But cannabis, or marijuana, isn’t just a recreational drug.  It has been proven to have positive effects regarding pain – including pain from nerve damage – eyesight, and, of course, stress.  It is also a powerful appetite stimulant, especially for those suffering from AIDS and from organ failure.  Manufactured pharmaceuticals often have detrimental, even hospitalizing side effects.  Cannabis does not.  But being a black market drug means that not only is it prohibitively expensive, its supply is also unreliable. 

Small wonder, then, that according to the National Organization for the Reform of Marijuana Laws, or NORML, “. . . more than 60 U.S. and international health organizations support granting patients immediate legal access to medicinal marijuana under a physician's supervision.”

Here are just a few of them:

AIDS Action Council
Aids Treatment News
American Nurses Association
American Preventative Medical Association
American Public Health Association
American Society of Addiction Medicine
The Montel Williams MS Foundation
Multiple Sclerosis Society (Canada)
The Multiple Sclerosis Society (UK)
National Association for Public Health Policy
National Nurses on Addictions

This is not to say, of course, that there are no risks . . .




Prosecution of marijuana has gone up and down a lot in recent decades, but the trend is definitely an upward one. 


In 1965, an average of two people were arrested for cannabis-related charges every hour.  By 2010, that number had gone up to an average of 97.5.  In 2005, more than 786, 000 people were arrested in this country for marijuana-related offenses alone.  That’s more arrests than there are people living in Kansas City Missouri, and since then it’s gone up.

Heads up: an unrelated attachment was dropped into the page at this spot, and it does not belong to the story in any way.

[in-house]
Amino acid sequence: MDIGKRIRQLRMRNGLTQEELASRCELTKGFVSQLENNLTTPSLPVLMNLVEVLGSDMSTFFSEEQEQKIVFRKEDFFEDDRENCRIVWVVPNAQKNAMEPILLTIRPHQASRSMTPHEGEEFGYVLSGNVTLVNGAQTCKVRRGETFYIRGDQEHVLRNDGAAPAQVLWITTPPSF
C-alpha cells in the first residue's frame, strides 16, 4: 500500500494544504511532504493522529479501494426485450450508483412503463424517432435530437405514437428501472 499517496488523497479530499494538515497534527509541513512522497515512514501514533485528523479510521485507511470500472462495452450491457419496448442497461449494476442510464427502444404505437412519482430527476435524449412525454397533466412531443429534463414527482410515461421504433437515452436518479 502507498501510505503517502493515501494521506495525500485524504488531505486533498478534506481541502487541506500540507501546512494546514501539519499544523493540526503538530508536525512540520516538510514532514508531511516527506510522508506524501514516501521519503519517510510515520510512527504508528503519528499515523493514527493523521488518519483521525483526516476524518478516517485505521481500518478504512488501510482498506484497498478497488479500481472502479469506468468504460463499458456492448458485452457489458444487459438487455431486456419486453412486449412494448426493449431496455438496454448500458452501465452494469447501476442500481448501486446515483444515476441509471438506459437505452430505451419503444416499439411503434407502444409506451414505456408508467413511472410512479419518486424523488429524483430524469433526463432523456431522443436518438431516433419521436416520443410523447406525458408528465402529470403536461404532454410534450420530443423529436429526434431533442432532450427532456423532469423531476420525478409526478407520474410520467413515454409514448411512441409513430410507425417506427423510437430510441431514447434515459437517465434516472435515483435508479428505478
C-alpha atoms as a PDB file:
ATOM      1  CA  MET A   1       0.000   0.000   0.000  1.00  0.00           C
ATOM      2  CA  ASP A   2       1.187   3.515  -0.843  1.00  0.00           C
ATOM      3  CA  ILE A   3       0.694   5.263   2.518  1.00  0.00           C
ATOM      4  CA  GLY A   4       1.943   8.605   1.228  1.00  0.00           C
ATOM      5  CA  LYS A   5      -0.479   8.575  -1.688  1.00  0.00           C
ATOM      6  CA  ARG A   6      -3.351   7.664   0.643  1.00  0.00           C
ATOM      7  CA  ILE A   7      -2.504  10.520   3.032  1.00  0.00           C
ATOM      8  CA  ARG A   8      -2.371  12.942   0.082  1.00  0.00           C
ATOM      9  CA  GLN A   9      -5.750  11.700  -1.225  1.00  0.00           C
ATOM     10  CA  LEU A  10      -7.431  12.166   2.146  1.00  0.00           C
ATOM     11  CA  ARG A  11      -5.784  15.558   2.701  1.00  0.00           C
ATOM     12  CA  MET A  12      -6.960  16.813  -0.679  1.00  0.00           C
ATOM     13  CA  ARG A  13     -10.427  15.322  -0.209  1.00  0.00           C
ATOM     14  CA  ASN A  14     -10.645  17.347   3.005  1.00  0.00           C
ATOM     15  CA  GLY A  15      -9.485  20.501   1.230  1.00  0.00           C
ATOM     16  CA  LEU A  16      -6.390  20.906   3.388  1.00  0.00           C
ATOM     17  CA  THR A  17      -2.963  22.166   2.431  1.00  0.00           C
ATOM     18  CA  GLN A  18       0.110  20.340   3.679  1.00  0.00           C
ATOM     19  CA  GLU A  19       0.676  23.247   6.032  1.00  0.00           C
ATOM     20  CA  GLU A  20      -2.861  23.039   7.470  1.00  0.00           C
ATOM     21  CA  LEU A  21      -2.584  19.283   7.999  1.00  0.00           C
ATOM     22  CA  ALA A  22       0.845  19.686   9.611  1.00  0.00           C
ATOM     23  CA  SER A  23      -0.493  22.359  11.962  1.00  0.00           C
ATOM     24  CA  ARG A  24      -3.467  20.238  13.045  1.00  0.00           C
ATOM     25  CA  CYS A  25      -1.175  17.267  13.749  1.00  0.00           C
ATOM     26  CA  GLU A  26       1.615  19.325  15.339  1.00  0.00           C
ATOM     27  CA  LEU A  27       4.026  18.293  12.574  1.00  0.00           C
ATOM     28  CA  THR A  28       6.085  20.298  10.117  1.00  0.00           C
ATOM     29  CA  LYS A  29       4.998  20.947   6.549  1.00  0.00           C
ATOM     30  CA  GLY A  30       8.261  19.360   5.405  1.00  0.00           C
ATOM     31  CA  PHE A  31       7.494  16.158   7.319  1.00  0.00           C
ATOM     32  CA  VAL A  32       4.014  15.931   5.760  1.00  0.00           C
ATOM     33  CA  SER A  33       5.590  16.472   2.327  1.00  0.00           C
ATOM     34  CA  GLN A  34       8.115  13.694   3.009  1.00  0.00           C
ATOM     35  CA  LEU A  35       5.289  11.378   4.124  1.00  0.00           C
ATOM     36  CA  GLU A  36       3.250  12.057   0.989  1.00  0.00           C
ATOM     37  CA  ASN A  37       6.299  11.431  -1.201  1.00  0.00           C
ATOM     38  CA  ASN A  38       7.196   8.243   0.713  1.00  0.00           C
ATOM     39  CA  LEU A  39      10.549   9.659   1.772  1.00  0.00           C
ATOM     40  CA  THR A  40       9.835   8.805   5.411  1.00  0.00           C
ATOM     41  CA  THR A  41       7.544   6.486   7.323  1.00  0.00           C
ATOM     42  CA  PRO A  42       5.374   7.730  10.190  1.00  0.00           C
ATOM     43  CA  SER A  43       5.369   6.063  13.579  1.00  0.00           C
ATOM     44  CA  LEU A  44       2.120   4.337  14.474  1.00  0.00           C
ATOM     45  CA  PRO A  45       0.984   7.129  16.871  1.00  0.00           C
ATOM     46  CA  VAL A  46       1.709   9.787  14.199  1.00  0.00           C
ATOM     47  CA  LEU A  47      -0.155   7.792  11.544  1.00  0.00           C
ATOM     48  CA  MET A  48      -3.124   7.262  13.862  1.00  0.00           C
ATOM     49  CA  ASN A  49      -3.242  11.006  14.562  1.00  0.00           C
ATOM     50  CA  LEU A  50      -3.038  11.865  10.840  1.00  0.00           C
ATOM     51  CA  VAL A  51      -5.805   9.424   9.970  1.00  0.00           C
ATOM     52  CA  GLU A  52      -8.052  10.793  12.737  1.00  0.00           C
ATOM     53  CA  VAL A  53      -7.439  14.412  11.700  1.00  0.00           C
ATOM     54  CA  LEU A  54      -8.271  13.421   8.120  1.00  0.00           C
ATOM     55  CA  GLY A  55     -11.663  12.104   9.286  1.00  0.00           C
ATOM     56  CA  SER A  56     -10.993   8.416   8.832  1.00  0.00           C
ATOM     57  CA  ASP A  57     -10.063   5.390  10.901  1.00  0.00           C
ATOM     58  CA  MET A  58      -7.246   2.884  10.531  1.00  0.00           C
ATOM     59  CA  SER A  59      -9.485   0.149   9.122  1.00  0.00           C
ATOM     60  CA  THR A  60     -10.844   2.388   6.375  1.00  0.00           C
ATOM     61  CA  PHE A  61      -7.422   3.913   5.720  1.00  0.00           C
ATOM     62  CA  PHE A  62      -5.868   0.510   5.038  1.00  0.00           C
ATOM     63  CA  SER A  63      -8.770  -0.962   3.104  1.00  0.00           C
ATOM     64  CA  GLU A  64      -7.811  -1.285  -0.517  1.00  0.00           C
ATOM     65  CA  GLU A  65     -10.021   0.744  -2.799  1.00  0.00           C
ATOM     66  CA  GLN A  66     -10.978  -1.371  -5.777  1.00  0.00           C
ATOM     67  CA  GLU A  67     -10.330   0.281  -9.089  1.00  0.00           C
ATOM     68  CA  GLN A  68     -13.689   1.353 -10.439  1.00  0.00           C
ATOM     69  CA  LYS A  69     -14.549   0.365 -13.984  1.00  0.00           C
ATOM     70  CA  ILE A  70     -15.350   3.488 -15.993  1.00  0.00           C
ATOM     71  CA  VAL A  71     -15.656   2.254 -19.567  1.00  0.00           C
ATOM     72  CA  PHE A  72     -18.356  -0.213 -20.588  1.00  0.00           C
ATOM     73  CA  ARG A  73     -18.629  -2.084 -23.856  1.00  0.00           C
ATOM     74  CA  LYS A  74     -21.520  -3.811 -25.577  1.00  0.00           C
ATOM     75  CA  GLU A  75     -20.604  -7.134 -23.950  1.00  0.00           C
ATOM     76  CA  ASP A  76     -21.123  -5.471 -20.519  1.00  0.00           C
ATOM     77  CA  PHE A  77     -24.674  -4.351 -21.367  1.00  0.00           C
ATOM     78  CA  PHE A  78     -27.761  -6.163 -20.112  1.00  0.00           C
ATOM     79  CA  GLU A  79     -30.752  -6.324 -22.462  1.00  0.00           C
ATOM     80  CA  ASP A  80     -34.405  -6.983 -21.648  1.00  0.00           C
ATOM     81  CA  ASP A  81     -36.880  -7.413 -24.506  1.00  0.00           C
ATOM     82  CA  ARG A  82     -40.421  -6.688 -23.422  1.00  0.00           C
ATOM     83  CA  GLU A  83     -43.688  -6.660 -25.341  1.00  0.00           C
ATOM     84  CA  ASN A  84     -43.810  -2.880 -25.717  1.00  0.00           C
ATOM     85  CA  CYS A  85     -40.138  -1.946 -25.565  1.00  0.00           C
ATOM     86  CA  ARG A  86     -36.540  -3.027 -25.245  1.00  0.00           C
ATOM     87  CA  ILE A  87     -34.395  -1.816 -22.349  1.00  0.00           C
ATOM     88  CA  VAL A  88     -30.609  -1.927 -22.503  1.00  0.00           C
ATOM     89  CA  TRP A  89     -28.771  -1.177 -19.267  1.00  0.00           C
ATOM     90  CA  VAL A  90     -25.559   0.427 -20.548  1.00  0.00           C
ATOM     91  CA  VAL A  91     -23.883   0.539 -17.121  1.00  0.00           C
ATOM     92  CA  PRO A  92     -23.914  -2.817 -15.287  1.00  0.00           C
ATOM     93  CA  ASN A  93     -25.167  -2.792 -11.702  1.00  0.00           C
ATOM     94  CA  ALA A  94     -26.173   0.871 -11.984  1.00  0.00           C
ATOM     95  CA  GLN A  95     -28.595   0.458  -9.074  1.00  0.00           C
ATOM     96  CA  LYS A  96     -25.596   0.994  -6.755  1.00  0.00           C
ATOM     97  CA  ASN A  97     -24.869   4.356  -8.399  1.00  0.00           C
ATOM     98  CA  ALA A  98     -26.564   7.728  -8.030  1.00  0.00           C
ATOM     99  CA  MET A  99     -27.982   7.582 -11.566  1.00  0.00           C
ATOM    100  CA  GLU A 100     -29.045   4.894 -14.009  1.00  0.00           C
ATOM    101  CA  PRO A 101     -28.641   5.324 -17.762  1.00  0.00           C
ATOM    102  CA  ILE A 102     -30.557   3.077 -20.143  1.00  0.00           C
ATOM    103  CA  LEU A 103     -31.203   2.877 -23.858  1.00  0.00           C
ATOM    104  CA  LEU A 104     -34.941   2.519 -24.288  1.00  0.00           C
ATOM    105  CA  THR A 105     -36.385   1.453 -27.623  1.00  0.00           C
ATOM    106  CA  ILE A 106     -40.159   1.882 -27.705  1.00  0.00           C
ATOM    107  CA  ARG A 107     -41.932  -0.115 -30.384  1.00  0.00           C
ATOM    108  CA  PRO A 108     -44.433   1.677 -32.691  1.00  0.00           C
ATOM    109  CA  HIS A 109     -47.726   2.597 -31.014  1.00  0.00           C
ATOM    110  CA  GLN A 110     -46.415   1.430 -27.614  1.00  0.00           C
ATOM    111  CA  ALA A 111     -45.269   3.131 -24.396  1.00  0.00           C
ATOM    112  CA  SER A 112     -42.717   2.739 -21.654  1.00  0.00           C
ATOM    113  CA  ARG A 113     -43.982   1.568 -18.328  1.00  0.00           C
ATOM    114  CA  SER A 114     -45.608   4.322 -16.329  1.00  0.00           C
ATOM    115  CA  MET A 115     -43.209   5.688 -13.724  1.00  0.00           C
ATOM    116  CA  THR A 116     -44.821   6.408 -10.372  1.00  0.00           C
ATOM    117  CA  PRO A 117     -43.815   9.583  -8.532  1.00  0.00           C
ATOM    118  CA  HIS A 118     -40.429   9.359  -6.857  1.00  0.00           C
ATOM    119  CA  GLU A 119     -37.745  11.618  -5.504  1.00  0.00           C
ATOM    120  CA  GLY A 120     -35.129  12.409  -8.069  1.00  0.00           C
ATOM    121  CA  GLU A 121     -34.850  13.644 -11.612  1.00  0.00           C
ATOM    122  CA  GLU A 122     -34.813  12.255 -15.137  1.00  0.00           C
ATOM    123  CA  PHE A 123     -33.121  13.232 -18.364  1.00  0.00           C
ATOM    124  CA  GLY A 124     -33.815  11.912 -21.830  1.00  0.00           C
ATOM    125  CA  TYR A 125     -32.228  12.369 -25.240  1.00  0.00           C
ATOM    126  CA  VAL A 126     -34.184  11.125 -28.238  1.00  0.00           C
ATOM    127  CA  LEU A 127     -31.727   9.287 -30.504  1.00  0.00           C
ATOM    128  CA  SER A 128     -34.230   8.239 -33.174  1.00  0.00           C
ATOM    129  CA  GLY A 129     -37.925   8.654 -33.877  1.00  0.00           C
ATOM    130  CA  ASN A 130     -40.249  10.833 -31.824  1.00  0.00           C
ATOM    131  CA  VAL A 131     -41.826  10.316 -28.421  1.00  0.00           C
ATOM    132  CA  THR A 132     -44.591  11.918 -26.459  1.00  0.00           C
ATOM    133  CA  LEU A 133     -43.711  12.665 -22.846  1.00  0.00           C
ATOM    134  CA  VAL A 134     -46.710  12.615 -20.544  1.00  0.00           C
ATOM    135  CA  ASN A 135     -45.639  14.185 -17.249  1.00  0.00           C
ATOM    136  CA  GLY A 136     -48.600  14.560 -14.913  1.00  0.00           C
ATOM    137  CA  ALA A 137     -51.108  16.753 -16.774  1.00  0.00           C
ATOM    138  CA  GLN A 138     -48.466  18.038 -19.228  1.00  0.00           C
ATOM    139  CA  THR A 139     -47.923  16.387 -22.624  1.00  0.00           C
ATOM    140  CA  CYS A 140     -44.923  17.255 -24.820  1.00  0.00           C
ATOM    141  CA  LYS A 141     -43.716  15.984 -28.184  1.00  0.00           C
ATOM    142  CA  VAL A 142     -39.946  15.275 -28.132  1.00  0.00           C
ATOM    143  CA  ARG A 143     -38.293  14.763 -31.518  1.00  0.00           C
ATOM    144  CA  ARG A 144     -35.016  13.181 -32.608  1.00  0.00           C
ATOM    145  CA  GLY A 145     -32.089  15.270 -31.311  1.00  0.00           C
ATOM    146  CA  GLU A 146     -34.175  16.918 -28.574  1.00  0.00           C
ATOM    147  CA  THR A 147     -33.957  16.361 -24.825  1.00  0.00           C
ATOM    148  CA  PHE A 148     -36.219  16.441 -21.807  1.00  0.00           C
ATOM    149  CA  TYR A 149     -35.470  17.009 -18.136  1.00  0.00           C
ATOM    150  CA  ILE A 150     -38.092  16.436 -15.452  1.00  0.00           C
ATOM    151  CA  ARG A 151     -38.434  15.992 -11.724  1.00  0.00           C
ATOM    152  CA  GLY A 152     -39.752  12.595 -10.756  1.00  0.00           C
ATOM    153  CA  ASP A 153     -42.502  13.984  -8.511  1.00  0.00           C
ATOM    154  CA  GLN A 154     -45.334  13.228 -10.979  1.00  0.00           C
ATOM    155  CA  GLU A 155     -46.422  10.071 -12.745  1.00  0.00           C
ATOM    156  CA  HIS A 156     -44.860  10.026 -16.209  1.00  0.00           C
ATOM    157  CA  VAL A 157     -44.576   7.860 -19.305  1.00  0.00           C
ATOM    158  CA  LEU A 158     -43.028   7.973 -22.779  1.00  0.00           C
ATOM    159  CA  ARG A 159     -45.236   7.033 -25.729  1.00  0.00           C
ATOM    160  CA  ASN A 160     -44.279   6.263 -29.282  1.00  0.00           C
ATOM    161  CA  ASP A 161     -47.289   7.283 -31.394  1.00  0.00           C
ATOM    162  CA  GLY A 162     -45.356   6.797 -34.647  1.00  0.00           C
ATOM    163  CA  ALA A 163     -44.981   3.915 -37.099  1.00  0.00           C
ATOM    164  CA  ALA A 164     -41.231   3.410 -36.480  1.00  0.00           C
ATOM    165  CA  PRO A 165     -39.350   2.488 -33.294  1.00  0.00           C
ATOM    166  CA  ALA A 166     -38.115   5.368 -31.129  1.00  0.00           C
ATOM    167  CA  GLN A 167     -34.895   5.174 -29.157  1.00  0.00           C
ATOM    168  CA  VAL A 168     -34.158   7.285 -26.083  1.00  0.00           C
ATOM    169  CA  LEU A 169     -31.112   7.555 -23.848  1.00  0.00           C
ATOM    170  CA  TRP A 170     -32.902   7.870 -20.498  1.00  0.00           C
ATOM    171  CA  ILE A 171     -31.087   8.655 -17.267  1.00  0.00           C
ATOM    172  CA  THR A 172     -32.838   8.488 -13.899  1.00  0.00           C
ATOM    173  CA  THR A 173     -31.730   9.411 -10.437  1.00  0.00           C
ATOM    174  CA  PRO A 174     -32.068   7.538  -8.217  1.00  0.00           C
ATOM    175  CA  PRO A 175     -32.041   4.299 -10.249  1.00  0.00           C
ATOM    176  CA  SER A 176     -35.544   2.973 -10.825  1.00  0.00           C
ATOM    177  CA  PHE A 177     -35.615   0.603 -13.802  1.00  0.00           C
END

As an aside, the cost to the taxpayers for monitoring, arrest, trial, conviction, and incarceration for marijuana criminals is estimated at about $10 billion per year.  All for a drug that, when not cut with chemicals, has no major side effects, is not toxic, is not addictive, and has some major medical benefits.

And, of course, there are crime risks.  Much like in prohibition, when something becomes illegal, the gangs get involved.


I met a man in Topeka who made his living as a pot courier.  He decided to retire, but he made the mistake of staying in town.  He was dead in six months.

While most casual buyers aren’t dealing with quite that level of risk, it is there.  Sometimes, there is the risk of getting marijuana laced with toxic chemicals.  But most often, there is the risk that one of your contacts will get arrested, and then give the police your name to get a lighter sentence.

So long as cannabis is a controlled substance, those who cannot obtain it legally will have to deal with the crime elements to obtain it.  And that means risking having the substance cut with poisons, being arrested, or even just having their physical safety threatened.  All this for something anyone could grow in their own back yard if it were not illegal.